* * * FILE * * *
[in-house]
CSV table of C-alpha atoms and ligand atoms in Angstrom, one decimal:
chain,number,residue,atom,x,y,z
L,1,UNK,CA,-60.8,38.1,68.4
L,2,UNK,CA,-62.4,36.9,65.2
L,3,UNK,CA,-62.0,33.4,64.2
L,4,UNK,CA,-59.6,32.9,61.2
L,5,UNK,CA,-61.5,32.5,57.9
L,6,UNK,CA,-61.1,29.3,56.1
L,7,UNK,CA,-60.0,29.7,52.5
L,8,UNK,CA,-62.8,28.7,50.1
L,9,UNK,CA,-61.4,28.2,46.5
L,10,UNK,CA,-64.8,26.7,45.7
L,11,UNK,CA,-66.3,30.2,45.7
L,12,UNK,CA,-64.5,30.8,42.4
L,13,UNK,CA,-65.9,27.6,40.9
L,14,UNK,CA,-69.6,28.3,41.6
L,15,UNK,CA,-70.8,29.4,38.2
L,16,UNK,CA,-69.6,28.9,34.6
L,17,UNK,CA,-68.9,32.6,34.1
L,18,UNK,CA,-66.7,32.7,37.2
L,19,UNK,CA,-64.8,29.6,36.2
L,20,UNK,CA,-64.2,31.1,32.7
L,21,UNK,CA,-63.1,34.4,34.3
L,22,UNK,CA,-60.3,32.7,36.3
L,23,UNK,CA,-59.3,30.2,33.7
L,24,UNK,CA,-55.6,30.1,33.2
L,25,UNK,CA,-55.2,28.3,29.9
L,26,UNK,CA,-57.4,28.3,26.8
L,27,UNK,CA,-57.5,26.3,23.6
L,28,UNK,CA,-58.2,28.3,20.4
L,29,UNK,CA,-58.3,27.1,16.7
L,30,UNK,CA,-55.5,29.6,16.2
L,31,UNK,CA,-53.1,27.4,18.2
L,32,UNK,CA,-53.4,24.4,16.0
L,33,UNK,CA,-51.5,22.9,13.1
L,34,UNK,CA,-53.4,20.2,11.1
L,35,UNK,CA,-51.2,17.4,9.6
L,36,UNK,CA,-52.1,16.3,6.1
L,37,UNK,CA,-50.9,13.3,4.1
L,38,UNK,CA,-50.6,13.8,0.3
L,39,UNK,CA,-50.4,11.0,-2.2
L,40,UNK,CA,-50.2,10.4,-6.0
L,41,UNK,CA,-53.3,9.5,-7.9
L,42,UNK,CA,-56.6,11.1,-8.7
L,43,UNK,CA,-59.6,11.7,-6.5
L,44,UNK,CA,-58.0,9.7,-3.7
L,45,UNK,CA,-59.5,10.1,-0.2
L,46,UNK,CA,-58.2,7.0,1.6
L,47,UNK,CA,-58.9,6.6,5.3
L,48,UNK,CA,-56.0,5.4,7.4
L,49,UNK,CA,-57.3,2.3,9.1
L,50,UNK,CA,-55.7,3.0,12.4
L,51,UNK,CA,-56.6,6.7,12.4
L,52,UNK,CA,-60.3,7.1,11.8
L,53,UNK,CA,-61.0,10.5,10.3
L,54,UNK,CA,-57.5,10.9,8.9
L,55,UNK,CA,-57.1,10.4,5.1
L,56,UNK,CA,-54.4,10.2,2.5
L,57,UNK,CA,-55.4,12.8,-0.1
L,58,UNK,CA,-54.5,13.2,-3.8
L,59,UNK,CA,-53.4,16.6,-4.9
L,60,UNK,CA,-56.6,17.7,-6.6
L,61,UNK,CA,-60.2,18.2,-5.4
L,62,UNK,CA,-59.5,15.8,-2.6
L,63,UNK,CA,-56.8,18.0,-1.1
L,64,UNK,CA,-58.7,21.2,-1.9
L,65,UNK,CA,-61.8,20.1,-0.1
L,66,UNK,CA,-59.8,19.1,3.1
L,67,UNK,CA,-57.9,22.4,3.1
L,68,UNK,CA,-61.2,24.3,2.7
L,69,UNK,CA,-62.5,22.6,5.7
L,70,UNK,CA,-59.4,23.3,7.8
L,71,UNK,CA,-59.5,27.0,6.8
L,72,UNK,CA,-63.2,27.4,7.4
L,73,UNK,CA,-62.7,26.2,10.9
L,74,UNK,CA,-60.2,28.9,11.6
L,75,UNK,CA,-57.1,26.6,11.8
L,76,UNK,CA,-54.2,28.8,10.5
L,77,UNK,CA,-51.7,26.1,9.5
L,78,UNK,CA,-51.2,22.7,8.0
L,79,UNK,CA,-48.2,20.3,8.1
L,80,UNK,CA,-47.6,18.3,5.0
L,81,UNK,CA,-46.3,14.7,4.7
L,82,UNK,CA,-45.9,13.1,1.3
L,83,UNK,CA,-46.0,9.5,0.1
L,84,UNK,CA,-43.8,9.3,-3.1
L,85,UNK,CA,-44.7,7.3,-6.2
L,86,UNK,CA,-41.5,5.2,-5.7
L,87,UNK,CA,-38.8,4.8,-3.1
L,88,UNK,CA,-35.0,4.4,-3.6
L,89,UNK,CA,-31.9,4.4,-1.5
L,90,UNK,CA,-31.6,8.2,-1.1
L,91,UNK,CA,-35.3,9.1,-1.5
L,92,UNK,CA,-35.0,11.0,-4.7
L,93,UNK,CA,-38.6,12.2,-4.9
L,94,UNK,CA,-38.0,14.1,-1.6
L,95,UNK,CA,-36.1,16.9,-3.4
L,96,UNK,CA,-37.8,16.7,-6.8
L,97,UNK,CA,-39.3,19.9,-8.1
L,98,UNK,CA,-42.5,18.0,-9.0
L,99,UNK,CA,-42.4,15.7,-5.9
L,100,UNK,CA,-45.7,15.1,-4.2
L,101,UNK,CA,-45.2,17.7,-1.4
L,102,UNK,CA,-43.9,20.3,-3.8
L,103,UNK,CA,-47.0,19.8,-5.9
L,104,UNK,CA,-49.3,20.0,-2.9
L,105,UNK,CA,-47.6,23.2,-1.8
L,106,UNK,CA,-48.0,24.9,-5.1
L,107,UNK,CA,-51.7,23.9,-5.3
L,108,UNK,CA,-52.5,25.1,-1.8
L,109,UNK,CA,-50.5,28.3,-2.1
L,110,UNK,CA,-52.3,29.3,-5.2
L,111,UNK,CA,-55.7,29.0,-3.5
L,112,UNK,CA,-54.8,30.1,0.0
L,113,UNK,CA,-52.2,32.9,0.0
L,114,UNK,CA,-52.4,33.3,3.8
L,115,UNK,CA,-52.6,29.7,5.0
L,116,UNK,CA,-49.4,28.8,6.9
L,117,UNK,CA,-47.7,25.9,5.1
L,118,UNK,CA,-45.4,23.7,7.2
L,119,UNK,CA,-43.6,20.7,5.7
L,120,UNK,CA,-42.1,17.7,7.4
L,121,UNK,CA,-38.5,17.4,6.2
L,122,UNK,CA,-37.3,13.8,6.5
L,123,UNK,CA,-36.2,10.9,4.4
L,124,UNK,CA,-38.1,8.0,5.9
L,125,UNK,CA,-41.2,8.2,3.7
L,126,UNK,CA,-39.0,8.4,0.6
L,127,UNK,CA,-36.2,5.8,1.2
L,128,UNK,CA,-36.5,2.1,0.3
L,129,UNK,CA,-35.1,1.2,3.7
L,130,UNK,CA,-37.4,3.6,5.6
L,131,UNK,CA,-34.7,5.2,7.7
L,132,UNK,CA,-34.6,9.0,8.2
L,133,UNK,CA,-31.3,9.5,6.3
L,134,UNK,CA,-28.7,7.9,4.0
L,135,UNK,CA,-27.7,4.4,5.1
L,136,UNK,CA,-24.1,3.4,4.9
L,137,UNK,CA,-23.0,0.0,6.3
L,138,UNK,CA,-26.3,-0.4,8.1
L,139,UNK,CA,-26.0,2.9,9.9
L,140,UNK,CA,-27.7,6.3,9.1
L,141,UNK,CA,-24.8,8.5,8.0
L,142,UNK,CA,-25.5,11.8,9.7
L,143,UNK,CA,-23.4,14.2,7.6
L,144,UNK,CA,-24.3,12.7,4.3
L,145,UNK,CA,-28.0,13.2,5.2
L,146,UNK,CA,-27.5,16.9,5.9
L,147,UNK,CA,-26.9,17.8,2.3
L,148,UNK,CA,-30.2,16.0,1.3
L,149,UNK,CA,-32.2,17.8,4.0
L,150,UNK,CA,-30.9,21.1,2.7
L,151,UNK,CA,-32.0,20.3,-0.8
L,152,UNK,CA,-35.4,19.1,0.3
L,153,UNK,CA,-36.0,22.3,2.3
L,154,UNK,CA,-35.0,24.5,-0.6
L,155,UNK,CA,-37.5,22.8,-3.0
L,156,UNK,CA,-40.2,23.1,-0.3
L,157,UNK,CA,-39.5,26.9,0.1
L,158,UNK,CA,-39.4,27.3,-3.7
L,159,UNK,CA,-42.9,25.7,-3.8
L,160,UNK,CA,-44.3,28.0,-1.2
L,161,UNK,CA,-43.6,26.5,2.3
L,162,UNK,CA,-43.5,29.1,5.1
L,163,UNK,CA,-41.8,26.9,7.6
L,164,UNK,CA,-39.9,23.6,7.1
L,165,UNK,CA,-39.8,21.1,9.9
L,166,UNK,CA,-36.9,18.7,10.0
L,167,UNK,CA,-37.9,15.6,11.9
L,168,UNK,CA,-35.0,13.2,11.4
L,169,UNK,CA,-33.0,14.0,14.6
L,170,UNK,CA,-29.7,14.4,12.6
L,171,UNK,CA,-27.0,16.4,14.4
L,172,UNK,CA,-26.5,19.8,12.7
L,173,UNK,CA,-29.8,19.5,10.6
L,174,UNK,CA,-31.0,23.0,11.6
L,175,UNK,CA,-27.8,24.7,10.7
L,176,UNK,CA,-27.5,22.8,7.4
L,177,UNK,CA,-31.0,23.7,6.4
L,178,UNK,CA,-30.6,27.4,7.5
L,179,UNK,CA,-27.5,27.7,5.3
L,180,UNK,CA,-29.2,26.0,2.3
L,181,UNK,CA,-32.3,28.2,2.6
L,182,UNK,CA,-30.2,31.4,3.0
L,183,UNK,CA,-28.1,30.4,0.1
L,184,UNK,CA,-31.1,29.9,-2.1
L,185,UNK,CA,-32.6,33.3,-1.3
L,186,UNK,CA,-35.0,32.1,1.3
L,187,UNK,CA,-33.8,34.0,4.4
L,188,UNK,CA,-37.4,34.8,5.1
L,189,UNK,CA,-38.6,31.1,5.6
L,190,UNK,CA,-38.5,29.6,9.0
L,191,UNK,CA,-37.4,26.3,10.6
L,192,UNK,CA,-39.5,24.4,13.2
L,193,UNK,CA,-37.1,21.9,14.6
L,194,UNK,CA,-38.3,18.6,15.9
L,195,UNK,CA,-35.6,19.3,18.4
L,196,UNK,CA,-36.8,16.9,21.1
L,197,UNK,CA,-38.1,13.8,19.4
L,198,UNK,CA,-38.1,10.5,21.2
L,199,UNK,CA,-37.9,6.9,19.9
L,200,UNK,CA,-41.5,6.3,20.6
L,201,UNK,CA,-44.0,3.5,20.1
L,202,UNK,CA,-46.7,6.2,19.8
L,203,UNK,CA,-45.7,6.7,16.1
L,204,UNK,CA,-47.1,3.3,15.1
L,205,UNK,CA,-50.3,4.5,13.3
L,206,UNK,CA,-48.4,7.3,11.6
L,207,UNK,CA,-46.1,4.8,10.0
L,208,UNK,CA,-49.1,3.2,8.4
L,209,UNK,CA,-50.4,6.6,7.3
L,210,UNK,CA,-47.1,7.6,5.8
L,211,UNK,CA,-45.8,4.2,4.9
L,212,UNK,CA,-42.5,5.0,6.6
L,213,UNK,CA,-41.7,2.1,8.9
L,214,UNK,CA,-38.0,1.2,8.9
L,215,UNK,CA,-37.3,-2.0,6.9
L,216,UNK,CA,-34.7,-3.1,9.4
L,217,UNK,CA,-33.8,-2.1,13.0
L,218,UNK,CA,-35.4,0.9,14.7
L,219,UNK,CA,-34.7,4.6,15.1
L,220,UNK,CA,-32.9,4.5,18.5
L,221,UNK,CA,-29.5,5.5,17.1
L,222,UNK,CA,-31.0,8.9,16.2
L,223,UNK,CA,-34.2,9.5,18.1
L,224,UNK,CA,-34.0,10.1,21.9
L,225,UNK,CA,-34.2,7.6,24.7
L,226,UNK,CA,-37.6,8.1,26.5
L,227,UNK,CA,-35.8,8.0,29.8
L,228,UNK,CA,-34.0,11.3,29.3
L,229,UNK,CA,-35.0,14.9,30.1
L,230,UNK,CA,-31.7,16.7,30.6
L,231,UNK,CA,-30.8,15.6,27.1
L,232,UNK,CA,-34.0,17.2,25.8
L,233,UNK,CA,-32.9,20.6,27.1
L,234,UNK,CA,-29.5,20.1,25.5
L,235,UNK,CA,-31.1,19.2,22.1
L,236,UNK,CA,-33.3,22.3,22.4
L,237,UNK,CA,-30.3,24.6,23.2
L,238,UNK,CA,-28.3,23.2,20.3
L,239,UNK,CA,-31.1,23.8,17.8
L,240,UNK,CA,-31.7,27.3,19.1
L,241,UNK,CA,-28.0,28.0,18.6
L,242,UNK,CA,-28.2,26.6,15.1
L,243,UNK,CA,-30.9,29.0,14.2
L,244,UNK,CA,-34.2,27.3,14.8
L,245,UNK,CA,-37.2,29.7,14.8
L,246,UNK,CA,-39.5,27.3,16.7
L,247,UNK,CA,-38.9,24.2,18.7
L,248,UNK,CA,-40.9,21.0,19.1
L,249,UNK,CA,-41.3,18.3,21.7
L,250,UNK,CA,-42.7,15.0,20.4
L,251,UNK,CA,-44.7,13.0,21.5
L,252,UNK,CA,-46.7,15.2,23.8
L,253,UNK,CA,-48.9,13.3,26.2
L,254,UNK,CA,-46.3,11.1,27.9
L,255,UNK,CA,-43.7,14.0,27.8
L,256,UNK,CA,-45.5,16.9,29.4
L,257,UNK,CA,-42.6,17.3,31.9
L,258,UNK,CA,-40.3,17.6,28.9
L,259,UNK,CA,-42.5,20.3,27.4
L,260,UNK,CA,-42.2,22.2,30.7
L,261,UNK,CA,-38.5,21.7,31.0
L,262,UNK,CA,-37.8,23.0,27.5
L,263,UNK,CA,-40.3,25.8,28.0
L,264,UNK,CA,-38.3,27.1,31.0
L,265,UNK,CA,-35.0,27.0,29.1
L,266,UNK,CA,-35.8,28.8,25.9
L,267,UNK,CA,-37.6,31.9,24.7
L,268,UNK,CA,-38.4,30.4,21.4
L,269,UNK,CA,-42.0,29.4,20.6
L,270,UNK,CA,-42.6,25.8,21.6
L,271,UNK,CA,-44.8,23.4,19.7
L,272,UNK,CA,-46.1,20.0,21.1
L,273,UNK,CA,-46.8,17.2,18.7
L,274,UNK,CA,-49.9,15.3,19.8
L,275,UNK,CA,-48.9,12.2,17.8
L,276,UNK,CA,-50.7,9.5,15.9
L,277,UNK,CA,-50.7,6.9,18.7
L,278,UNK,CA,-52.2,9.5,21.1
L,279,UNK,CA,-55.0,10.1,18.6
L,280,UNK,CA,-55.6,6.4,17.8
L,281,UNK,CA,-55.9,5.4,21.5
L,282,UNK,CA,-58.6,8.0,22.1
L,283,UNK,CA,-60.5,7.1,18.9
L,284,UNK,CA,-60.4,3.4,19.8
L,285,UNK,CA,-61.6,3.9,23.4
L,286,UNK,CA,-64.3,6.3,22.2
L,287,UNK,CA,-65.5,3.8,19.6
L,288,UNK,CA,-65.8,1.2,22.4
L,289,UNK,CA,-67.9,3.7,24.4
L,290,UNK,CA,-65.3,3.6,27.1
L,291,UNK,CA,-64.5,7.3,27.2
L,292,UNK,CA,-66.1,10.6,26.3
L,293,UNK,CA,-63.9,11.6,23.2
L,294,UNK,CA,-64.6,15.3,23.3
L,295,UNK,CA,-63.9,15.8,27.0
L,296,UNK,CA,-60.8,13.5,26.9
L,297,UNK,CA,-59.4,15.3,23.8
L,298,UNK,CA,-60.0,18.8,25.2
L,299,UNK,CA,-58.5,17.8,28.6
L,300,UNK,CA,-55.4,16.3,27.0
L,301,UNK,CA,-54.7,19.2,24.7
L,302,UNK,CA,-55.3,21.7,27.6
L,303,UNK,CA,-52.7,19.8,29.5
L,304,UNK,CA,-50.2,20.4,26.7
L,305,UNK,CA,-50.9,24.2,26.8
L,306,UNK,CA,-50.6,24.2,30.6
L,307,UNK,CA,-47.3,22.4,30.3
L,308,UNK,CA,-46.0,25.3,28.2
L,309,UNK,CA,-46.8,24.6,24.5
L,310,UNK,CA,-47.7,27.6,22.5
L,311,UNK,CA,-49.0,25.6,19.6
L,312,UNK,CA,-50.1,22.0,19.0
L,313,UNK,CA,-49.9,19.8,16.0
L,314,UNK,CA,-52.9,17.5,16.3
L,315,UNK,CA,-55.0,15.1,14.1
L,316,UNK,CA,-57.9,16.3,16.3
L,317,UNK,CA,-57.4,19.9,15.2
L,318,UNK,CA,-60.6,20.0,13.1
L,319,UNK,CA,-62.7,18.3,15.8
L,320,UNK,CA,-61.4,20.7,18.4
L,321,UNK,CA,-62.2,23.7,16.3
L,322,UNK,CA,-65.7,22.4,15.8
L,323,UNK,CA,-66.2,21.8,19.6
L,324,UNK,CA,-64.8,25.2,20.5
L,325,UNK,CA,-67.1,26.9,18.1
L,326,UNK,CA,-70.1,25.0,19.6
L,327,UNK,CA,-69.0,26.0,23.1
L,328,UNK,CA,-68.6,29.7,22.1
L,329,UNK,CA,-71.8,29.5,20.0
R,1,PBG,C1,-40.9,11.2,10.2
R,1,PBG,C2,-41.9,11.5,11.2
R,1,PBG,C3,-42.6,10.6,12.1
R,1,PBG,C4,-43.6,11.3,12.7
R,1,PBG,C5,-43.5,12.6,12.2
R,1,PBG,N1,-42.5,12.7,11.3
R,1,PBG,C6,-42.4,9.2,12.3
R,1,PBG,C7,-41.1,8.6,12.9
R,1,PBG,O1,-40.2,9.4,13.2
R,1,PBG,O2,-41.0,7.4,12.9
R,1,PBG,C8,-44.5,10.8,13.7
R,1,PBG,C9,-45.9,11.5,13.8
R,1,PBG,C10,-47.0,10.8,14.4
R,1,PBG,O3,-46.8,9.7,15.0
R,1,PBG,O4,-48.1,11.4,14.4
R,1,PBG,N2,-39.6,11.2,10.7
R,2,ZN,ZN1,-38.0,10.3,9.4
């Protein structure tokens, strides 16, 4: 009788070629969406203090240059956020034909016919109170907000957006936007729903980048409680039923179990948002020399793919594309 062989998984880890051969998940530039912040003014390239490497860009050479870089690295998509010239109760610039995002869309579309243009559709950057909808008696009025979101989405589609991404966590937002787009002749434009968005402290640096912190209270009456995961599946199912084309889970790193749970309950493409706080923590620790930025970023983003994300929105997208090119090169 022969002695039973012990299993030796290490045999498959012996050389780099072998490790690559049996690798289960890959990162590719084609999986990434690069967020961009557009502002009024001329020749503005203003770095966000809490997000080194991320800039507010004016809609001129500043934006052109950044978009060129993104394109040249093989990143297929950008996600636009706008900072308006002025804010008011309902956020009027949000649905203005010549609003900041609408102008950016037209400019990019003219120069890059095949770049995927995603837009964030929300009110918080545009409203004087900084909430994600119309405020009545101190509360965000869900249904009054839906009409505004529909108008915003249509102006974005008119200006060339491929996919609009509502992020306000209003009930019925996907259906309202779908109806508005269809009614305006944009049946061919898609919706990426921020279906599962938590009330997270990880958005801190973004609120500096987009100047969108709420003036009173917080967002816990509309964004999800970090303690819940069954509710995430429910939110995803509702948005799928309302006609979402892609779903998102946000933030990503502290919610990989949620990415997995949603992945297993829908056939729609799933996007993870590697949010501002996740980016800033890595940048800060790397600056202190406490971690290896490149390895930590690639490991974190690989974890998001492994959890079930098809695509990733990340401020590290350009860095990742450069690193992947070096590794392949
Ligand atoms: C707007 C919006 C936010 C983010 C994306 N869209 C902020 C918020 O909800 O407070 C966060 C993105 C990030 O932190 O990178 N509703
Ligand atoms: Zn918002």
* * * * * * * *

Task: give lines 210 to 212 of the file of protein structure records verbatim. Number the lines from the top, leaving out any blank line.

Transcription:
L,207,UNK,CA,-46.1,4.8,10.0
L,208,UNK,CA,-49.1,3.2,8.4
L,209,UNK,CA,-50.4,6.6,7.3